Let’s Build an open source Quadcopter – Part2

By on August 11, 2016
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Let’s complete the construction of our aircraft and test it.


Now that you have physically created the quadcopter – according to the indications supplied in the first installment of this article (published here) – you may move on to the operational stages, and see as a first thing the commands available for our radio model and the customized settings in the remote control.


Commands via radio and calibrations

You have different commands available, that may be directly sent from the radio without the need to use the telemetry. Once the quadcopter has been powered, the propellers remain still and the motors are not powered; they are therefore “unarmed”. In order to give the commands and to carry out the calibrations you have to “arm” the quadcopter; that means to bring the propellers to the minimum rotation speed, while waiting for the climb command. We will see the commands that is possible to give as follows.

  • Arming the quadcopter: this command is given with the right stick at the centre + the left stick down and on the right; the propellers will idly rotate. If the motors do not start and the LED remains turned off, there is a problem related to the receiver’s configuration. If the LED is turned on after the engines start procedure and they do not start, then the problem is to be attributed to one of the ESCs.
  • Disarming the quadcopter: the corresponding command is given with the right stick at the centre + the left stick down and on the left; the propellers will stop.
  • Gyroscope calibration: this command is given with the right stick down and with the left stick down and on the left; the status LED will turn on, and the buzzer will give off three beeps.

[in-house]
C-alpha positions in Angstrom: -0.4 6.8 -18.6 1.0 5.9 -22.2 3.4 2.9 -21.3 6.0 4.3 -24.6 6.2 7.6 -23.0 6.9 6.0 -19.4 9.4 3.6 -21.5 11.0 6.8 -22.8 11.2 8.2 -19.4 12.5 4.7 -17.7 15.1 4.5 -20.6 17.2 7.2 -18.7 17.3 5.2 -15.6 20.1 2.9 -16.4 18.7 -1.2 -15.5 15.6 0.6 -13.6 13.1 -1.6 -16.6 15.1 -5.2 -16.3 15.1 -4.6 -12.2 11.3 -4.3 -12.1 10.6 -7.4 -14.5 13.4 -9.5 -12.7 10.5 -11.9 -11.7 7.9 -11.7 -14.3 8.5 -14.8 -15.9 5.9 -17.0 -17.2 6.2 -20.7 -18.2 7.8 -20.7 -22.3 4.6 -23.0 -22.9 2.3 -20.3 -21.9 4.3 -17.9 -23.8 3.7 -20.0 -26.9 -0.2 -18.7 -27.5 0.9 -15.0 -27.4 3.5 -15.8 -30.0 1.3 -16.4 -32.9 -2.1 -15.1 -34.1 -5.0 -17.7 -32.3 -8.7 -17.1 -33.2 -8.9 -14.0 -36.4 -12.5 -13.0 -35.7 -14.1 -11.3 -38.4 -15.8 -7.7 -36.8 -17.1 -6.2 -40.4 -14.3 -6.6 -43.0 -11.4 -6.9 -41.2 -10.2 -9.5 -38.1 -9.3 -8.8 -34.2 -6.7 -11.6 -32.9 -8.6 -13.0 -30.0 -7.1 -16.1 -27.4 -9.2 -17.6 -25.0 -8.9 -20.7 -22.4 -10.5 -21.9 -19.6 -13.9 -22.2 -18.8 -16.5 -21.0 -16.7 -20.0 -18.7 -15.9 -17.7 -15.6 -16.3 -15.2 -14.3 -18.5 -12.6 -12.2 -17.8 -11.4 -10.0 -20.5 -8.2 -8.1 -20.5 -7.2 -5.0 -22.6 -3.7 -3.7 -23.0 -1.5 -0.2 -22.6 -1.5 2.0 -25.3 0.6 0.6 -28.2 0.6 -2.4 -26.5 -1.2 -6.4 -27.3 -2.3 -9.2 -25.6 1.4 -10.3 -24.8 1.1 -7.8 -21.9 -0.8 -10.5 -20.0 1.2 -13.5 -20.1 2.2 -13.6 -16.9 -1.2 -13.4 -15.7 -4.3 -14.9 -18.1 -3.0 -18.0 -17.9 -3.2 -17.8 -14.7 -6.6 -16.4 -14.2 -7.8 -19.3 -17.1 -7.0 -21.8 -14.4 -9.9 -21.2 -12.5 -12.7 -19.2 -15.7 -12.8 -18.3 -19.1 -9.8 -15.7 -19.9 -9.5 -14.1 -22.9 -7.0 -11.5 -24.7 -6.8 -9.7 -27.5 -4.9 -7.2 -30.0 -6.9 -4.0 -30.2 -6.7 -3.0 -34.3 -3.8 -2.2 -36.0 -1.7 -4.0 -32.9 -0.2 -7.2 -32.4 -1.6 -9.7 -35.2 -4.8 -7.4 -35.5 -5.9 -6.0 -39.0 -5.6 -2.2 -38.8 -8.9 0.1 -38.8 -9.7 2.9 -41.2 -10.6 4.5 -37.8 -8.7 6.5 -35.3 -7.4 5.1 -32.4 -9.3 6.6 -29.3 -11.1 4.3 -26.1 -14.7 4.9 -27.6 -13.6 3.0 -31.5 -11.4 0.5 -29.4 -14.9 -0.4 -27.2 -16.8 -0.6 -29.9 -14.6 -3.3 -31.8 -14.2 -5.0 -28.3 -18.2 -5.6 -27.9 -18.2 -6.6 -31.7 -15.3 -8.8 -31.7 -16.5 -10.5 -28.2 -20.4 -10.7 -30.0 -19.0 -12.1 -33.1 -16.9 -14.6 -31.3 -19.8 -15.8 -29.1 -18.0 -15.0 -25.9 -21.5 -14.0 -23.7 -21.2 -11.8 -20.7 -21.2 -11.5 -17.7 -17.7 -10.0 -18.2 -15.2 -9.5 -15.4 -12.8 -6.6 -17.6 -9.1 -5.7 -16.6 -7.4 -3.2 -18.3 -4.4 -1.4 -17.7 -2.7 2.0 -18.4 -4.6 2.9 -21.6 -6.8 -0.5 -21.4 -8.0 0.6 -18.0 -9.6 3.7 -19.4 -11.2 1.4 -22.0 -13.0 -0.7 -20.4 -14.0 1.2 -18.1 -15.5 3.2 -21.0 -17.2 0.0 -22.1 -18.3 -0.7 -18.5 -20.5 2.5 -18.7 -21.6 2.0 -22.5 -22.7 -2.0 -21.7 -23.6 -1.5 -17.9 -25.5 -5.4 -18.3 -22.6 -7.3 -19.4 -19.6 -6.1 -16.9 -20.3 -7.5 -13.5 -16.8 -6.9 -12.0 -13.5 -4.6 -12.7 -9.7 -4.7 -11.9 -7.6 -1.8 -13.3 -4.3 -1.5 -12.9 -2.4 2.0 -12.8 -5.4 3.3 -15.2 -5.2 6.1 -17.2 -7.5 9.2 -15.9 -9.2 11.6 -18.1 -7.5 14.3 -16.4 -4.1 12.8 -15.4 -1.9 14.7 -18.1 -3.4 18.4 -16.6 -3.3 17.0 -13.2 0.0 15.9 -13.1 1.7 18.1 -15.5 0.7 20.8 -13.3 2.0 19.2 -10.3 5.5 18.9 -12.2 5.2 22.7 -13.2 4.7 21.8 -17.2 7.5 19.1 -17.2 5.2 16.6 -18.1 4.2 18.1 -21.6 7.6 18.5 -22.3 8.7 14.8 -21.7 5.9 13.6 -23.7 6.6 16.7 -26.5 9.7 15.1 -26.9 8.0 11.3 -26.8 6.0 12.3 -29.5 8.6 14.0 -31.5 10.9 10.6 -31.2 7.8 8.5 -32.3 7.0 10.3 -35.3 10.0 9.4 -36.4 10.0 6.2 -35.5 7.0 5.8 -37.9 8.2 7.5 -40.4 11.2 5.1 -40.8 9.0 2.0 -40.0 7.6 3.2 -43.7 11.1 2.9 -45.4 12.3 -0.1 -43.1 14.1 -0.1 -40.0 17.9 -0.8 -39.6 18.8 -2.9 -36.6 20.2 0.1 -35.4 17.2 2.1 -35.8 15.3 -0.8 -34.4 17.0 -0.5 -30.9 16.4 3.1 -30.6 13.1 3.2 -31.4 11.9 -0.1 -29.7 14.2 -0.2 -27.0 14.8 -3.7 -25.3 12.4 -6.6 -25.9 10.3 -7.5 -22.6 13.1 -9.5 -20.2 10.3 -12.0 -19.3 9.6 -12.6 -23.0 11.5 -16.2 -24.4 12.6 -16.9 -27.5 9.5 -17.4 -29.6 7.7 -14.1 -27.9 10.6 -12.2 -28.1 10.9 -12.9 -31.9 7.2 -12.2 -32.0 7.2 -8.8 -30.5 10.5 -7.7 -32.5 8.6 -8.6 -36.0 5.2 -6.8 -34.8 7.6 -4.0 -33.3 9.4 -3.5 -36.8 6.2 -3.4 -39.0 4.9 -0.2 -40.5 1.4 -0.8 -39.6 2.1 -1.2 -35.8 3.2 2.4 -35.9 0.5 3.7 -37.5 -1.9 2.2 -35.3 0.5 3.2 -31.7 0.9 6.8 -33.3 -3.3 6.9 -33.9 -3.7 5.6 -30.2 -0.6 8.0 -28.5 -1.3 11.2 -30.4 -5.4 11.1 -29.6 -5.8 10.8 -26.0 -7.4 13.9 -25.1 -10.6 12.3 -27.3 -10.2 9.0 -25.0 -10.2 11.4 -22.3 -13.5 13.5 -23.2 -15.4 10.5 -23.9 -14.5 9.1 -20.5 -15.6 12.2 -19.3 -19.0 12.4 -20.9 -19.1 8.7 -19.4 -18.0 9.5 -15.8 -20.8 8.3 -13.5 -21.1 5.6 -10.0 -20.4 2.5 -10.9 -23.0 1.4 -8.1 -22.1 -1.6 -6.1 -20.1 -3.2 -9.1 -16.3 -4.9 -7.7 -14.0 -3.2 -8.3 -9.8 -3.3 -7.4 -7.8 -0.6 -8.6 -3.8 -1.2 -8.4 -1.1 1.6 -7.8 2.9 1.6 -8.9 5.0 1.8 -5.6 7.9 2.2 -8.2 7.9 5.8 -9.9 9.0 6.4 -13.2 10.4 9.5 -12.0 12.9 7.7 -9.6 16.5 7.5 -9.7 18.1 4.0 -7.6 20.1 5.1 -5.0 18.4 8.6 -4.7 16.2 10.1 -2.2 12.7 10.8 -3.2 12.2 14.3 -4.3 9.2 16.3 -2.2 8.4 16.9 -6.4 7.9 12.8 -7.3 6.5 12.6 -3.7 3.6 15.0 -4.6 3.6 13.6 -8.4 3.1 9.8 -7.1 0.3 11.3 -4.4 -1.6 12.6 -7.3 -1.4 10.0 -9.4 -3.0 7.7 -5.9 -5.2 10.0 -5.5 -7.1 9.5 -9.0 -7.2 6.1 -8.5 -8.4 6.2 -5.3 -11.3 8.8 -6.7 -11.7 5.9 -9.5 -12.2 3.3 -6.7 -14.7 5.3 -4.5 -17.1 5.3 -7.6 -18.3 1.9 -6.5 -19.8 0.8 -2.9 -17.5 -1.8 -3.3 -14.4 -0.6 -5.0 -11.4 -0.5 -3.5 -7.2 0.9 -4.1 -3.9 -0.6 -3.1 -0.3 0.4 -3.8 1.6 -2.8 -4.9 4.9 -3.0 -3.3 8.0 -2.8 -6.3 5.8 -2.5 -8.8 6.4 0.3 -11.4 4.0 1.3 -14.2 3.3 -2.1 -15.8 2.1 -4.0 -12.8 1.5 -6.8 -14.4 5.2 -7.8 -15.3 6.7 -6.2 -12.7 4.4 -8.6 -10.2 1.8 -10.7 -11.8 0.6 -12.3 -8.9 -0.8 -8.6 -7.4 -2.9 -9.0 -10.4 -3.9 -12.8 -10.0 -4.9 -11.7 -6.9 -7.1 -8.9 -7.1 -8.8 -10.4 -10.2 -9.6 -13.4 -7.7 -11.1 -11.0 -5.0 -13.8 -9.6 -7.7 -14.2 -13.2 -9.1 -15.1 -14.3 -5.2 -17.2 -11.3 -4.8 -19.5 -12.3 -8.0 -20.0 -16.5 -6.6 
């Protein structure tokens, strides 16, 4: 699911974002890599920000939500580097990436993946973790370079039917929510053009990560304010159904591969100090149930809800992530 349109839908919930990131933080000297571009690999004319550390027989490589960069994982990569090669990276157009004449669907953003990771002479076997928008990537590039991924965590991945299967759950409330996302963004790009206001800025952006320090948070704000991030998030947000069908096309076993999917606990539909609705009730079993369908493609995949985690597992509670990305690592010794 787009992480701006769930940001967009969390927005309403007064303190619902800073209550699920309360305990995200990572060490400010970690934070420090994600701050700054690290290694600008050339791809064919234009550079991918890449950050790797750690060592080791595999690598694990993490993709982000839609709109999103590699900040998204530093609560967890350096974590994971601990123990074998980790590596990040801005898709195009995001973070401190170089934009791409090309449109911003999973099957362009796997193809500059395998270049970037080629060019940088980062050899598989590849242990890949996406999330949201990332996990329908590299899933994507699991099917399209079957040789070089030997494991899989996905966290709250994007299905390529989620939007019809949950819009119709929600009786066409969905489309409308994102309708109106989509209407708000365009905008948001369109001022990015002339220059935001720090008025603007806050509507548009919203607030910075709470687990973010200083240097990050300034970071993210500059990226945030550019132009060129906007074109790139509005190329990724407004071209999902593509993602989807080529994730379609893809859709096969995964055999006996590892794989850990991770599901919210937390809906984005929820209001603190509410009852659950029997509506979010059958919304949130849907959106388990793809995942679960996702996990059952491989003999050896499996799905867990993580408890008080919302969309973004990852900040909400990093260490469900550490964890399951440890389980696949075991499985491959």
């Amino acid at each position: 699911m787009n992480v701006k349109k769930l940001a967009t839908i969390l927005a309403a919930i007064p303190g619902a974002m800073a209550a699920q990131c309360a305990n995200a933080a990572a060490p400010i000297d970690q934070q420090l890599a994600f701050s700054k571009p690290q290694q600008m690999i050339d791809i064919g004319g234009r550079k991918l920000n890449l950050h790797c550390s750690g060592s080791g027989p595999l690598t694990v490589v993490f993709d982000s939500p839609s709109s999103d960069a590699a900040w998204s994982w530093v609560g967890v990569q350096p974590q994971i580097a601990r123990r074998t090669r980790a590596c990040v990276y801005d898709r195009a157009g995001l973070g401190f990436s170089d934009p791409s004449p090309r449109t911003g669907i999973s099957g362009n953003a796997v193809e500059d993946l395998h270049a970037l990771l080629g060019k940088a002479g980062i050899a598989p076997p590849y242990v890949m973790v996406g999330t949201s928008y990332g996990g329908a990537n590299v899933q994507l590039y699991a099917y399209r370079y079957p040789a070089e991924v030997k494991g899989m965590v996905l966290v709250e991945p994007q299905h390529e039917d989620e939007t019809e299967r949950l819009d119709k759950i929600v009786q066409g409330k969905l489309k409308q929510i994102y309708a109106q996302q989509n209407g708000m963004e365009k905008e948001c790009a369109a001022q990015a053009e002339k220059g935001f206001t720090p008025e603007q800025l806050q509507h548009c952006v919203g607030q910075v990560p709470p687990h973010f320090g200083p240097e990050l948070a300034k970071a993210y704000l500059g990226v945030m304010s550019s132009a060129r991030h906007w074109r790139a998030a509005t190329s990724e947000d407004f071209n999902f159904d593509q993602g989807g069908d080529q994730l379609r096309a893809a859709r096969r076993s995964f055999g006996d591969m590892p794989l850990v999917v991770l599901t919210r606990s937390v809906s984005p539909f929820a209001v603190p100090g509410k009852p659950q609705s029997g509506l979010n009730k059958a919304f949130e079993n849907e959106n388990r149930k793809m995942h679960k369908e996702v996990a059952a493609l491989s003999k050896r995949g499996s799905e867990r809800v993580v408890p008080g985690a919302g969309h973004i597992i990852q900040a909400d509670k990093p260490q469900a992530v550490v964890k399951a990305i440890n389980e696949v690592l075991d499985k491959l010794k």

• Accelerometer calibration: it is achieved with the right stick down and with the left stick up and on the left; the status LED will turn on and the buzzer will give off a beep.
  • Magnetometer calibration: this command is given with the right stick down and with the left stick up and on the left, the STATUS LED flashes quickly; you have about 30 seconds to rotate the quadcopter of at least 360° along all the three axes. Please start with the Z axis, the quadcopter being kept horizontal and rotated of 360°, then rotate it on the axis corresponding to the direction of travel (still with a 360° rotation) and, lastly, please carry out the rotation along the transverse axis. When the LED stops flashing (and the buzzer will stop giving off a beep), the calibration is ended and the corresponding data is saved in the EEPROM. The calibration must be executed with the quadcopter being far from every metallic element and operating electric component and, best of all, in an open field. If you are using the telemetry, the wireless one is better, otherwise the USB cable will get tangled.
  • Barometer calibration: actually this one is not necessary, since the reference value for the height is memorized, at the moment in which the BARO function is activated.
  • Accelerometer offset regulation (trimmer): this is given with the left stick up; with the right stick it is regulated (up, down, right, left). The STATUS LED will flash at every step.




Operating modes

The quadcopter supports different flight modes, depending on which sensors are used in the stabilization. We will describe them as follows.

  • Arm (Acro Mode); this is the basic mode, having only the gyroscope available. No other sensor helps in the stabilization and therefore the control by means of the remote control is essential. It is possible to carry out sudden maneuvers and quick flights, but the quadcopter is sensitive to each electromechanic imperfection, and there are no sensors to compensate the flight attitude. This is the default mode when the HORIZON and ANGLE modes are not activated.
  • Angle (Self Level Mode); also known as STABLE mode, it takes advantage of the accelerometer for the purpose of keeping the quadcopter levelled, that is to say: the tendency to drift towards whatever direction is compensated. The quadcopter is stable if the PID values are correct ones and the gyroscope and the accelerometer are calibrated.
  • Horizon; this mode uses the accelerometer and the gyroscope in order to keep the quadcopter levelled when the sticks are released (stable flight) but it leaves the chance to execute sudden maneuvers when the sticks are used.